Thursday, July 10, 2008

Engine Adventure Phase 2

I started on my homework that Curtis left me this week. He didn't tell me you have to take the WHOLE FREAKING CAR APART to replace those two $3 boots. But it has been a learning experience. I have now taken it apart twice, so I'm getting better at it.

First attempt. I went to my favorite import parts store and bought new pulleys, a new belt, and two bright red urethane boots for the manifold. I started by removing the crankshaft pulley. In theory, you can remove the bolt, then use a screwdriver to pry the wheel off. I actually had to go on-line and ask a friend how to loosen the bolt because the wheel spins when you try to turn the bolt. When in doubt, use a hammer - that was the solution. Got the bolt off, and spent an hour with a screwdriver and the trusty hammer with no luck. So back to the parts store to buy a pulley puller. Should have just gotten one up front, it makes it very easy to remove the pulley. The generator pulley is a piece of cake, that came off in no time.

After that, I decided to go after the boots before I put the pulleys back on. That was the only good idea I've had so far. I have three instruction manuals, and I read all three. I kept trying to find instructions that did not include "remove the carburetor", "remove the hood", "unhook the spark plug wires" or "remove the fan housing". They all said the same thing. Rats. So I removed the hood (easy), unhooked the gas line to the carburetor (getting scary), unhooked the spark plug wires and removed the distributor cap (yikes, don't know how those go back on), removed the carburetor (now I have a big pile of stuff, bolts and nuts), removed the ignition coil (not bad), unhooked the strap that holds the generator, and just stared at the fan housing for a while. Supposedly it is held down by 3 bolts. I searched for those bolts. No bolts. Finally, as a last resort I just lifted up to see if I could feel where it was held down. To my amazement it lifted up - I guess the nimrod who had the car before me didn't bolt it down. It was tough to pull out, but I managed to force the fan housing out of the engine compartment and lay it on the ground.

So now I can see the intake manifold and those blasted boots. I have since learned that it is held in place by 4 nuts and 4 bolts , 6 that are easily reached and 2 that are impossible to reach. I got the 4 bolts and 2 nuts I could reach. Then I spent another 2 hours working on the last two nuts. The space was too small for a regular rachet. The nuts are underneath the ends of the intake manifold so you can't use an extension. I bought a racheting wrench and a hinged socket - neither fit in the space. I finally managed to get one out using the socket in my hand, and asked my husband to get the other one out. I don't know how he did it, but the shrouds were pretty tore up. He and I both dropped our difficult nuts into the area where the spark plugs are. So we wasted another half hour with pliers and duct tape trying to retrieve our precious nuts.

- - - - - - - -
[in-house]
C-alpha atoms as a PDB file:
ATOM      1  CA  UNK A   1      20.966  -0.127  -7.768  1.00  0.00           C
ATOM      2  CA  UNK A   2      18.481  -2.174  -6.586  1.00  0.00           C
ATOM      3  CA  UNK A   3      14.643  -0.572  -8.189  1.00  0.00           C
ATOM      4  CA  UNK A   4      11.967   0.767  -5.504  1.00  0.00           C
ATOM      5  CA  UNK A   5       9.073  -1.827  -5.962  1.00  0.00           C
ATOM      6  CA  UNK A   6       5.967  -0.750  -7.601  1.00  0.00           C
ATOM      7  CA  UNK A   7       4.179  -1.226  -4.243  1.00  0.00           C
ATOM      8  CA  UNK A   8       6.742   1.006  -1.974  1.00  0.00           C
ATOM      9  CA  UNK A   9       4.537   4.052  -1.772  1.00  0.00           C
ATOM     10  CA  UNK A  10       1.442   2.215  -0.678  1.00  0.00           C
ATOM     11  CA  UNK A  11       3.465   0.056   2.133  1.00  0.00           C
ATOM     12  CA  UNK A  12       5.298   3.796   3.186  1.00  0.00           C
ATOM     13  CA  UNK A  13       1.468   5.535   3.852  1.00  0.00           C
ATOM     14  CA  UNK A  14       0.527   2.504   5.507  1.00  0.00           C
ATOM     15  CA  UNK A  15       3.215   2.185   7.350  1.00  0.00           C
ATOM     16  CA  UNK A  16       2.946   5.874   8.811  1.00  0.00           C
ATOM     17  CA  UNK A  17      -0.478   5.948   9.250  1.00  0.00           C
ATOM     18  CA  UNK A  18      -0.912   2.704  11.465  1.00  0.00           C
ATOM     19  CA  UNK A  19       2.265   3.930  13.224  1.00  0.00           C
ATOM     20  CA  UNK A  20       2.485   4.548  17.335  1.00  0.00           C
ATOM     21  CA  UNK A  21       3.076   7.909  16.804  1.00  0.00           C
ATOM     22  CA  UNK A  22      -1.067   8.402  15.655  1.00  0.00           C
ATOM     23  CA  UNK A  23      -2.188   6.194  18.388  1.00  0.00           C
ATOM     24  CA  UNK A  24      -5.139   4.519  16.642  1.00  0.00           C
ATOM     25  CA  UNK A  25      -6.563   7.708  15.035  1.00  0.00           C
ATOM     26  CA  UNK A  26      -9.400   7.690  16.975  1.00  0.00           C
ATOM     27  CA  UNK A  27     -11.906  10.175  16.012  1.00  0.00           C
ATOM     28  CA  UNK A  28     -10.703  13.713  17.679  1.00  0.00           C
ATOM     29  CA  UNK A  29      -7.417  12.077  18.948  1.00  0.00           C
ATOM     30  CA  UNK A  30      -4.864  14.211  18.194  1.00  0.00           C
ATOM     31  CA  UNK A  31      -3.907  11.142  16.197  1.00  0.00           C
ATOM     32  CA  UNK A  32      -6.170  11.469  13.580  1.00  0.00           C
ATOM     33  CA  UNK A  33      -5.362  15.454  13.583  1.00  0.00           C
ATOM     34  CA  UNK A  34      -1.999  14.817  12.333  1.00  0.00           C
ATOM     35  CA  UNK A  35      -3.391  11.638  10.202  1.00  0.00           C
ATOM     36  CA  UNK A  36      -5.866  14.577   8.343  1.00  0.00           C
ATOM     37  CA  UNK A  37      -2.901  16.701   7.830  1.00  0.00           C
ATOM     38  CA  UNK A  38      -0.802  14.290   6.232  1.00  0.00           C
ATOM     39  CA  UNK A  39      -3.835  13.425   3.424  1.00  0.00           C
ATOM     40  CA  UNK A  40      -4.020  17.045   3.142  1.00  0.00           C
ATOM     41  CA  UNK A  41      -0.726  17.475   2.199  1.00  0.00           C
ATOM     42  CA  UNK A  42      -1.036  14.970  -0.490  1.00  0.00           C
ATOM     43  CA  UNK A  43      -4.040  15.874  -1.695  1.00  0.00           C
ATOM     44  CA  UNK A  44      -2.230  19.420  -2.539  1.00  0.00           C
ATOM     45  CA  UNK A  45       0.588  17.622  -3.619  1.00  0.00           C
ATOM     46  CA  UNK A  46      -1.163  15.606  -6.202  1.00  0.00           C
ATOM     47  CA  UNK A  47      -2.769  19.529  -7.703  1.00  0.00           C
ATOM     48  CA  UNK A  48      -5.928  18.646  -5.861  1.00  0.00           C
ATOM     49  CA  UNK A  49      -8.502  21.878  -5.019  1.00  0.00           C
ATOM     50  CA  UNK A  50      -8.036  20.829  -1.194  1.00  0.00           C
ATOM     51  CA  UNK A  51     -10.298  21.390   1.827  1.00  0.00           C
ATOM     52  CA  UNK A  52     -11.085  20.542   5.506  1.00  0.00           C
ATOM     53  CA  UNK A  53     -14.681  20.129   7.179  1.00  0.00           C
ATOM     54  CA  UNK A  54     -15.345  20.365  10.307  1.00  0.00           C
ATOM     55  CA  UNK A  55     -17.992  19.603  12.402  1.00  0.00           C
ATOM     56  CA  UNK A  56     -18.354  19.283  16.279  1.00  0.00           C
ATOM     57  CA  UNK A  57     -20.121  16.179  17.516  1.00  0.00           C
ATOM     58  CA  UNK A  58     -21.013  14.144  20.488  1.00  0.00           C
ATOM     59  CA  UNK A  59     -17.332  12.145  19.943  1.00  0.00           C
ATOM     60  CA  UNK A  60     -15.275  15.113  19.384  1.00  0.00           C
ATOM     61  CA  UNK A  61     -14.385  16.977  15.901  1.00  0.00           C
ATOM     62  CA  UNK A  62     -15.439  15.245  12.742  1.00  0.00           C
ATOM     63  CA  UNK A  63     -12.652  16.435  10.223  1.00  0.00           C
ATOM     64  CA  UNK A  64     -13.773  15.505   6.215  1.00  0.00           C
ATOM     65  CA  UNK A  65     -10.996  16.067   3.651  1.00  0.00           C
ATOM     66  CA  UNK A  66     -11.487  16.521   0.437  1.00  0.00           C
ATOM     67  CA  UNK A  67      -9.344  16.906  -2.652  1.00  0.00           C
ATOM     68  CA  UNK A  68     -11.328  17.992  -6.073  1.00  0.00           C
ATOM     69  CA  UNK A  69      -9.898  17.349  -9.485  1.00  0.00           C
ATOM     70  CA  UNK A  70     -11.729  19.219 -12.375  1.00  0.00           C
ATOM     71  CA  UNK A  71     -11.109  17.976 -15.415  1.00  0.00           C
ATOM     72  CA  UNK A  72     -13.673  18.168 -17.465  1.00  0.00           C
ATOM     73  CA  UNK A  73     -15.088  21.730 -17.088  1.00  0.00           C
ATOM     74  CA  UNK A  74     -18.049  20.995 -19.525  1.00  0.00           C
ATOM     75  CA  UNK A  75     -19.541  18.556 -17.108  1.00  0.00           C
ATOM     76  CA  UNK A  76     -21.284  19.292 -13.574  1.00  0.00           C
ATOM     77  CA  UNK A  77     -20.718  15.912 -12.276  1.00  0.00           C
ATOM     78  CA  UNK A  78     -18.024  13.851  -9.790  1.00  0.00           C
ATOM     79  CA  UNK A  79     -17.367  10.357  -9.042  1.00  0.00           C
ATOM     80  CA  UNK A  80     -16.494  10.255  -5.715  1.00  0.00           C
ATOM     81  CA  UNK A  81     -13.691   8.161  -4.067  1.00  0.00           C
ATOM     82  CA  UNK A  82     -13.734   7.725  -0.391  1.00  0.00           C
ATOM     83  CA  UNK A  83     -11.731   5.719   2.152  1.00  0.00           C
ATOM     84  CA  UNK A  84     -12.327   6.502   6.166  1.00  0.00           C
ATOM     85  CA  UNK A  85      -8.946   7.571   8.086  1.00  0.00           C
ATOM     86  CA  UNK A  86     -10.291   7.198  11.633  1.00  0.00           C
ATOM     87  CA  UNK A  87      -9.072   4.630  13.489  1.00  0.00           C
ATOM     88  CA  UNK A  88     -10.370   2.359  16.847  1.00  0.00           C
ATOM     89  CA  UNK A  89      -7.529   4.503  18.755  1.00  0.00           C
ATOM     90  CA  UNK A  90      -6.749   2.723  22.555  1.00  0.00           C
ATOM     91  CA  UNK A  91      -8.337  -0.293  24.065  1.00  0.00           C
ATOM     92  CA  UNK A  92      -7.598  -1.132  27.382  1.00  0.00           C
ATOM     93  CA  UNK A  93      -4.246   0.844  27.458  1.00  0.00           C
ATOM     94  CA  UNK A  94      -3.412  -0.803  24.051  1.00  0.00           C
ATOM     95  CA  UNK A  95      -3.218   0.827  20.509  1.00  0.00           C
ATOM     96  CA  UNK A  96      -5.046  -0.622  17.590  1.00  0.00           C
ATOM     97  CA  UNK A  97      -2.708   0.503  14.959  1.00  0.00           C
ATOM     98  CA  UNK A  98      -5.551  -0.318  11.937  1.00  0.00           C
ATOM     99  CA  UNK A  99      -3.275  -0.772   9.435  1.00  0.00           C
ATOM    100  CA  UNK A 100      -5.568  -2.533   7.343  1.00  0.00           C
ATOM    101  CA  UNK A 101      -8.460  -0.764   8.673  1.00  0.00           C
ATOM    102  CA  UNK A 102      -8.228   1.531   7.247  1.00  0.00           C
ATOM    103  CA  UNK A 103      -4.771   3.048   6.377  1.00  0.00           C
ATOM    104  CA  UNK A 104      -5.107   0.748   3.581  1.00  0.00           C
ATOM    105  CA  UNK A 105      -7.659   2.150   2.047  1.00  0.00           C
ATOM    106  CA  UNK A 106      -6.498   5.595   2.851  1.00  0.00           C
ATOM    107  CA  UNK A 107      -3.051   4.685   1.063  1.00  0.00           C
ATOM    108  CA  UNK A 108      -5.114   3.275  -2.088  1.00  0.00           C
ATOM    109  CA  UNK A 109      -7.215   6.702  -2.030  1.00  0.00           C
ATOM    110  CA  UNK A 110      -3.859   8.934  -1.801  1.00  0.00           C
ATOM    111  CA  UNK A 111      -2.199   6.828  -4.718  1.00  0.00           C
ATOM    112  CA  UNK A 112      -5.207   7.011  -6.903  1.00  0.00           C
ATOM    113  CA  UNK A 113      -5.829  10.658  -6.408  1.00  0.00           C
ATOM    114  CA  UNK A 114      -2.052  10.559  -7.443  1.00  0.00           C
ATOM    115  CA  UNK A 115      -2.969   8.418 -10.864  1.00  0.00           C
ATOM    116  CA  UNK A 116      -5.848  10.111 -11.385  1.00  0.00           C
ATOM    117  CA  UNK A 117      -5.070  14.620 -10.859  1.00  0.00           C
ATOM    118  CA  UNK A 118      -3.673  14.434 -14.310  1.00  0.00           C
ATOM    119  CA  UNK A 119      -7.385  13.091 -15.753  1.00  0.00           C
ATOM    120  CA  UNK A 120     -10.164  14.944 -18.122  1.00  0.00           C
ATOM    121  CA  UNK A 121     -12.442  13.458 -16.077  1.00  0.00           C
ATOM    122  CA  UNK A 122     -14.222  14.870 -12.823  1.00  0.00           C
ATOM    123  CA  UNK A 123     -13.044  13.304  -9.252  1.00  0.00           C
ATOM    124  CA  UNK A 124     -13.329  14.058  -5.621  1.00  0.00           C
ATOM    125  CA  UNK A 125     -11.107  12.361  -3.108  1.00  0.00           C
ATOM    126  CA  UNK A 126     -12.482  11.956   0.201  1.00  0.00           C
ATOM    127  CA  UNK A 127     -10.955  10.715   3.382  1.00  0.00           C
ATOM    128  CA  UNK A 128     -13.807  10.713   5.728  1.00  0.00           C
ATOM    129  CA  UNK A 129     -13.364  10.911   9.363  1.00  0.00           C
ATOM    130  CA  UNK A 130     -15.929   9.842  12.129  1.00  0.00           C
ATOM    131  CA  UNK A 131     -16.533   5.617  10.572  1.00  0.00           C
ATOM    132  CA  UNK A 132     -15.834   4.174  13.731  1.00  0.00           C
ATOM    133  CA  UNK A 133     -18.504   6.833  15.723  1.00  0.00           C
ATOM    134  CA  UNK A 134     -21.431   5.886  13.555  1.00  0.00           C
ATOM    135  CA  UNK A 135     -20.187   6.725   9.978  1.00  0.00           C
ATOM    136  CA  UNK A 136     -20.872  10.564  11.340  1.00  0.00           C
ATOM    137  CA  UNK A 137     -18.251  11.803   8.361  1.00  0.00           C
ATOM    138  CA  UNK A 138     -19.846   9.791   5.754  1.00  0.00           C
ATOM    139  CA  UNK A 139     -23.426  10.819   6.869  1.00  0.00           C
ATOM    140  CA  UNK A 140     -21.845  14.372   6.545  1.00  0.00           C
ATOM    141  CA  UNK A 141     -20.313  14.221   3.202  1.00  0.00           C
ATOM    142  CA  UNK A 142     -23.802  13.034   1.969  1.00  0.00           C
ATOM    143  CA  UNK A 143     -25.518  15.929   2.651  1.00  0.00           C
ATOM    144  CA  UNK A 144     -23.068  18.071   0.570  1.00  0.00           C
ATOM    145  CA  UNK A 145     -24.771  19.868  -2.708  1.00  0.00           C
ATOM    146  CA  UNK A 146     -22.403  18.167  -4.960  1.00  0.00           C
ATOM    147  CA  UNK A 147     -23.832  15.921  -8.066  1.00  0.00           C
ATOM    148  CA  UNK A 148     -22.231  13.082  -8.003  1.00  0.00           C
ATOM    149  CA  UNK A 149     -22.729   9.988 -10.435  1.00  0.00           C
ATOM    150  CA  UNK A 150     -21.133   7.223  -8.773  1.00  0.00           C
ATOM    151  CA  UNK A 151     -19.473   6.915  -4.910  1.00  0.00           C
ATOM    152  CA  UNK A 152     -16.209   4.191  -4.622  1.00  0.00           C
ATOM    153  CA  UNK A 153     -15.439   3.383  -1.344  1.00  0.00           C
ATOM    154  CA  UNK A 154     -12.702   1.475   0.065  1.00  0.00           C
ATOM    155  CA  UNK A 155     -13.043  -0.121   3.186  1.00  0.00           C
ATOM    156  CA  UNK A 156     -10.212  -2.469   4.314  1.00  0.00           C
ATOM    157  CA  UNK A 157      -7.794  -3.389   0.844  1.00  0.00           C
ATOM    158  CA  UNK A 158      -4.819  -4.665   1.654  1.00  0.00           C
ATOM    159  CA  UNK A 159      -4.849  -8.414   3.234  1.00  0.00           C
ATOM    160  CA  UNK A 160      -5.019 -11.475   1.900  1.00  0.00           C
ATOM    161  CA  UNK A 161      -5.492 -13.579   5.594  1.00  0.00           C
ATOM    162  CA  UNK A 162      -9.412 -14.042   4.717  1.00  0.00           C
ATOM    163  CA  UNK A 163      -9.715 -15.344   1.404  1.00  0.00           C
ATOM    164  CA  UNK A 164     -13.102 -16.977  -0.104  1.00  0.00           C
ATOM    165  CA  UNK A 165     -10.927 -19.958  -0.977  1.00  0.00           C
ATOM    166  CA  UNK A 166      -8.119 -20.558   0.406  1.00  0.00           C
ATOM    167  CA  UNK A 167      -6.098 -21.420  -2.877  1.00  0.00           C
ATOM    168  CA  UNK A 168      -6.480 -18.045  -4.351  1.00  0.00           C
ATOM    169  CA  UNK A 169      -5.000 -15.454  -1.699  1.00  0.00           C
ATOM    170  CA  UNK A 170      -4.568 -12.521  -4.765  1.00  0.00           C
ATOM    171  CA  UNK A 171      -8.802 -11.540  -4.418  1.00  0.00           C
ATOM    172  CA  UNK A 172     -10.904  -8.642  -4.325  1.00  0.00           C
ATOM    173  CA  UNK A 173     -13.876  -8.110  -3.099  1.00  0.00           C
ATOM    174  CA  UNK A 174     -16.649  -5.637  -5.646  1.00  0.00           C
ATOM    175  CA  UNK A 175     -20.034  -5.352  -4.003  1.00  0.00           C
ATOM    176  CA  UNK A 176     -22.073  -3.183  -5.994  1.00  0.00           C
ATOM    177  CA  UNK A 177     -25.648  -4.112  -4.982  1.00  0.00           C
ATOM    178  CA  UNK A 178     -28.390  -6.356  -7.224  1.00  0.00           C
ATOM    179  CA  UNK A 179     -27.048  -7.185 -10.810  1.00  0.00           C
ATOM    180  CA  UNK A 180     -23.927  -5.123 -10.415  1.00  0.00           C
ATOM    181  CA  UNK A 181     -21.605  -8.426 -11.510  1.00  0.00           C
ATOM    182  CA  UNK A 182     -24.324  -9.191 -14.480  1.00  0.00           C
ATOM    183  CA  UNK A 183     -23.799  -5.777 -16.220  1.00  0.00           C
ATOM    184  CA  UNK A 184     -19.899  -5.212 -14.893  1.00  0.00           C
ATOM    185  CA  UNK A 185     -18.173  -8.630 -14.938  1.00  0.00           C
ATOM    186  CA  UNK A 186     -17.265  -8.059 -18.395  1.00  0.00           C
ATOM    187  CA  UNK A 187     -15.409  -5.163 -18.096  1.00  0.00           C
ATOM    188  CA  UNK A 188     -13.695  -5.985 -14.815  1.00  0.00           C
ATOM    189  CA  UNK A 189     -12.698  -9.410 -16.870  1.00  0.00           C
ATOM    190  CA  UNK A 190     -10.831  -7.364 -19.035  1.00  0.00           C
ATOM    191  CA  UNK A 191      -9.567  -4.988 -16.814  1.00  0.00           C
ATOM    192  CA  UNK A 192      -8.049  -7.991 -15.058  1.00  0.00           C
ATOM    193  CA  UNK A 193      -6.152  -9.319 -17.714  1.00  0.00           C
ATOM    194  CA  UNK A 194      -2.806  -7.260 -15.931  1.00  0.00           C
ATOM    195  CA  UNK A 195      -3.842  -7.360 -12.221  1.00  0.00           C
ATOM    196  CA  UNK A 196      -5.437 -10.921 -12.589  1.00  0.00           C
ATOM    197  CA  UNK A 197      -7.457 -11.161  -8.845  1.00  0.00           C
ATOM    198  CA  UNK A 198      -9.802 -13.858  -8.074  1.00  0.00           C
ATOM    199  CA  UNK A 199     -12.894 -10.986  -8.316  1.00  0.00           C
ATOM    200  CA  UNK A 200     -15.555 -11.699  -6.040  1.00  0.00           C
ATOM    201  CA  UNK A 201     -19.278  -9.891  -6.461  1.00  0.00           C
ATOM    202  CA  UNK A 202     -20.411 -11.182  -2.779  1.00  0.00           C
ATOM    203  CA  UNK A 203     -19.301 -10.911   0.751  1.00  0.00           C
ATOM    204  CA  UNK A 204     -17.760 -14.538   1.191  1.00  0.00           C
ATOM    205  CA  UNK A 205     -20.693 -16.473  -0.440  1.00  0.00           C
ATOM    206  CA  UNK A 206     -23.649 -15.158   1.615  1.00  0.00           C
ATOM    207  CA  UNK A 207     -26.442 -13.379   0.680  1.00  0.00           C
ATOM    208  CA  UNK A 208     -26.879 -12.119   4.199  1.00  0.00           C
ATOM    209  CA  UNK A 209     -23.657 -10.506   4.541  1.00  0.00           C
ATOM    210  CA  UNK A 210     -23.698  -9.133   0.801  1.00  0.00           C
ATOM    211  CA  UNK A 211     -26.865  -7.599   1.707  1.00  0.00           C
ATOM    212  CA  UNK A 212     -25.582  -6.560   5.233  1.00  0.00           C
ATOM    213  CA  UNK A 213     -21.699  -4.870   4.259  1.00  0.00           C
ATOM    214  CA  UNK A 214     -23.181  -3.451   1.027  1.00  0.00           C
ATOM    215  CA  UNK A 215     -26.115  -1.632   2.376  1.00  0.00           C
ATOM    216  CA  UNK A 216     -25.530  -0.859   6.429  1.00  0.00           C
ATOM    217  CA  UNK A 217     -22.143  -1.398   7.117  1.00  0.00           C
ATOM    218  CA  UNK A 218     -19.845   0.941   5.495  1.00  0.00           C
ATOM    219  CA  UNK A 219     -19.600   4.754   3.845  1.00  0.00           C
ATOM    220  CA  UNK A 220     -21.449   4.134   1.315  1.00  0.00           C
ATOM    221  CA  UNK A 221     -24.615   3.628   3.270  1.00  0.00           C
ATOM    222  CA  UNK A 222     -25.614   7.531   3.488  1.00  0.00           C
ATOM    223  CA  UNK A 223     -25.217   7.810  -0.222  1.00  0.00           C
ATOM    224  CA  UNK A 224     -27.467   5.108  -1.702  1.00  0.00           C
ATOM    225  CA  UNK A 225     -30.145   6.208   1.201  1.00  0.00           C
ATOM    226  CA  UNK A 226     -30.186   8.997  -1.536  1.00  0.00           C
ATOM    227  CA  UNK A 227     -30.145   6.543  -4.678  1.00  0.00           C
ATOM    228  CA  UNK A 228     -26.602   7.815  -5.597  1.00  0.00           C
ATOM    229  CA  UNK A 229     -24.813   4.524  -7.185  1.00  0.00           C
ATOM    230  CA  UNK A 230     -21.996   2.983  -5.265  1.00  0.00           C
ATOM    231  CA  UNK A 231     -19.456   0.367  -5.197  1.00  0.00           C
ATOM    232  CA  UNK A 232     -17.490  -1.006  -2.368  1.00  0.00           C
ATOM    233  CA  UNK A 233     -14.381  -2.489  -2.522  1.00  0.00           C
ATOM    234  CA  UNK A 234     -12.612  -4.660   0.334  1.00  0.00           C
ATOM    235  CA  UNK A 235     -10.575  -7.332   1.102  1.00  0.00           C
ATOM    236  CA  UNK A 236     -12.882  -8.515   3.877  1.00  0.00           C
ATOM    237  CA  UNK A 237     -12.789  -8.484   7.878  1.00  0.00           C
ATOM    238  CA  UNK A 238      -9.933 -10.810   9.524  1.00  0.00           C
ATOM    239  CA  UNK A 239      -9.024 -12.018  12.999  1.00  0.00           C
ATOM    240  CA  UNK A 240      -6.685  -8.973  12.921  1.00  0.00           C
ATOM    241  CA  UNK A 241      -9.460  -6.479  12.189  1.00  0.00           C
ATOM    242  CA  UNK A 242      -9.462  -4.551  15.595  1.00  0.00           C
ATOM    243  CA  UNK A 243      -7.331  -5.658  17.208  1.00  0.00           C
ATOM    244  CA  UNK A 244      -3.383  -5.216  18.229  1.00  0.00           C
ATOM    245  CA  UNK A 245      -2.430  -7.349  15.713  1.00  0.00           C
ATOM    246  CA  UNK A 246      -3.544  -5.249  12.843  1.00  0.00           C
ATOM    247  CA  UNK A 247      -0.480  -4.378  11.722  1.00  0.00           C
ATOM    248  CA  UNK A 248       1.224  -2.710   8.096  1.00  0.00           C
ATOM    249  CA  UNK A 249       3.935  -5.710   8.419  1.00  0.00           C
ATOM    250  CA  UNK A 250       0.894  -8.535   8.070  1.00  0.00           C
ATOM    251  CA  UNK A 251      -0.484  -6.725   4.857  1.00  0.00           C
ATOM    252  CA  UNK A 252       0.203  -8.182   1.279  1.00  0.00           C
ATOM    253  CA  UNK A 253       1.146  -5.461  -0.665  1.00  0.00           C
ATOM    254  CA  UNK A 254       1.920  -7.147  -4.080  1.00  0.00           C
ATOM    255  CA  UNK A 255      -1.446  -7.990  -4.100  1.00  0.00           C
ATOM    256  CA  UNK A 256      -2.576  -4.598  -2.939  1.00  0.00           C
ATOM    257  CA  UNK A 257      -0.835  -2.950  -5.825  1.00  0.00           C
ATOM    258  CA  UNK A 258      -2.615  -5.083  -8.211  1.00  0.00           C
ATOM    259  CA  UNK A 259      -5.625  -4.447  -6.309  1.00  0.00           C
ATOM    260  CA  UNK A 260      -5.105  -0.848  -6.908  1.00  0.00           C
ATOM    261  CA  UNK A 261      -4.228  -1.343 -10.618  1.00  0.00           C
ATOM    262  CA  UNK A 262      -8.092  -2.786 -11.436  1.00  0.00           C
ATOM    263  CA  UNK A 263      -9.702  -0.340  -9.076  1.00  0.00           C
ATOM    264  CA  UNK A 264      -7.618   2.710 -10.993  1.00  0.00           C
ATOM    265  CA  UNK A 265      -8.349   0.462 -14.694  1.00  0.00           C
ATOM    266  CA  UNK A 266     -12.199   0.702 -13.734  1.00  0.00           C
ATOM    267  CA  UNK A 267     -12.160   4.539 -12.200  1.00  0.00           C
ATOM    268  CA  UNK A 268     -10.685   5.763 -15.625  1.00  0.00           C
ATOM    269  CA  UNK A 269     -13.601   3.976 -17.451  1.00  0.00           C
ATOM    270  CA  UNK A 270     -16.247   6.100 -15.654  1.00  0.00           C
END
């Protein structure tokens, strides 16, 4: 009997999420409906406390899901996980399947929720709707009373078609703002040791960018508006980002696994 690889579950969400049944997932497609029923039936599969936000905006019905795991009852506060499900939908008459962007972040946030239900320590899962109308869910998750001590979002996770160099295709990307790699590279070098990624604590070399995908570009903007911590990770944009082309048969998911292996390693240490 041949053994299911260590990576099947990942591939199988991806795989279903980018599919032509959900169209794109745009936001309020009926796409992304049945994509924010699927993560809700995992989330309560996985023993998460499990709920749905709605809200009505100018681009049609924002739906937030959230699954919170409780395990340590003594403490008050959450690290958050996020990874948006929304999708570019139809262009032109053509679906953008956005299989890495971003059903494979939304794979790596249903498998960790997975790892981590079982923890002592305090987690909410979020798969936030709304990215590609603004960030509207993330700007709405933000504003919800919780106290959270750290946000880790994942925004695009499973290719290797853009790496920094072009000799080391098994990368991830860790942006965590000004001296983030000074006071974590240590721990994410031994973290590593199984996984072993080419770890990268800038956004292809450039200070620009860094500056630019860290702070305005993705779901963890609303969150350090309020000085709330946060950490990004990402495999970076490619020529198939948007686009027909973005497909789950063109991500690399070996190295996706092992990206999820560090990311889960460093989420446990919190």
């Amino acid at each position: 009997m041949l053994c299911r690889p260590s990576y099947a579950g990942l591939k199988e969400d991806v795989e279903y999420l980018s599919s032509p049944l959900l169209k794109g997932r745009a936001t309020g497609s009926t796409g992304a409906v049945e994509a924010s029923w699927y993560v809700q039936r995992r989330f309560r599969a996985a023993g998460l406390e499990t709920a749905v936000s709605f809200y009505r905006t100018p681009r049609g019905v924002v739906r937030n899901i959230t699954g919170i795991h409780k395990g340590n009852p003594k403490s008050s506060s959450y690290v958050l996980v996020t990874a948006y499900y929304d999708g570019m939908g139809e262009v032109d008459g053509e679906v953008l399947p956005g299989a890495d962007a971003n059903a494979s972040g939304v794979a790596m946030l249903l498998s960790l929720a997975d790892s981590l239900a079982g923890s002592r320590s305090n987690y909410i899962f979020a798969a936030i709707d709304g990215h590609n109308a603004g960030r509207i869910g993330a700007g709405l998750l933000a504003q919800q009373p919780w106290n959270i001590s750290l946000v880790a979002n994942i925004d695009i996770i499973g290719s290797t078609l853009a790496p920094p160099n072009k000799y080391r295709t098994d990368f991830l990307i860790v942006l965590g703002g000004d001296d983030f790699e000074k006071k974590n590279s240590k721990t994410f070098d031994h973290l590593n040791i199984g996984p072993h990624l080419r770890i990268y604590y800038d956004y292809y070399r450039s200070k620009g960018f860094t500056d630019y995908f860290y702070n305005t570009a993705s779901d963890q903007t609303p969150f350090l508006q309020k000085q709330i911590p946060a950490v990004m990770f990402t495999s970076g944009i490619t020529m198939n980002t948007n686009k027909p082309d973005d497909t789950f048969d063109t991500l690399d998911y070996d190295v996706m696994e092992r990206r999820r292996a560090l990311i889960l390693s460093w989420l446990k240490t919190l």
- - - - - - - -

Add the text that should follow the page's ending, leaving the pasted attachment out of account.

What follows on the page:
Yippee! The manifold is off, I replaced the boots and gaskets under the ends of the intake manifold. Now time to start putting everything back together. I actually did better putting the tough nuts on than taking them off. The bolts were a different story. You see my car is old, and many parts are rusty. Bolts 1, 2 and 3 went on fine. Bolt 4 broke off in the screw hole as I was tightening it. Rats again. Time to find my husband. He only broke two drill bits drilling it out. In the meantime, I went to the hardware store and found four shiny new bolts and washers - I wasn't taking any chances.

Okay, intake manifold in place, now all I have to do is put the big pile of parts back in the car. It's reverse order, so the fan housing goes first. I wasted a day on this. There is a little chute in the front of the fan housing called a "dog house tin something". It's really in the way when you try to remove or install the housing. As I was forcing the housing back in place, the dog house thingy popped off. I went ahead and put the ignition coil, carburetor, etc. back in the car and hooked everything up. The next morning I went to my favorite parts store and asked if that part was really necessary - rats rats rats he told me it was. He told me, there are no unnecessary parts on a Beetle. So a very unhappy wannabe mechanic trudged back home and took the whole blasted thing apart again.

The dog house thingy was kind of bent up so I used my favorite hammer and banged the edge flat on the cement. I then wasted a lot of time trying to hook it onto a hinge that swings vents open and closed. It looked like it might go there, because there were clips on either side of the center post that would have been perfect to hold the thingy. It didn't go there. I happened to notice there was a loose piece of shroud in the general area where the dog house thingy attached to the fan housing. It was held on by only one bolt, so I removed the bolt. Voila! Underneath was a bolt that held the dog house thingy on. And the beauty of it was, you could reach that place after you drop the fan housing into the car. I wish I had known that before I wrestled that monstrosity out of and into the car twice the hard way. 3 minutes later, the fan housing was installed complete with dog house thingy. I then spent another hour threading the accelerator cable through the fan housing. There must be an easier way to do that. (picture of bruises on my arm from reaching behind the fan housing for an hour)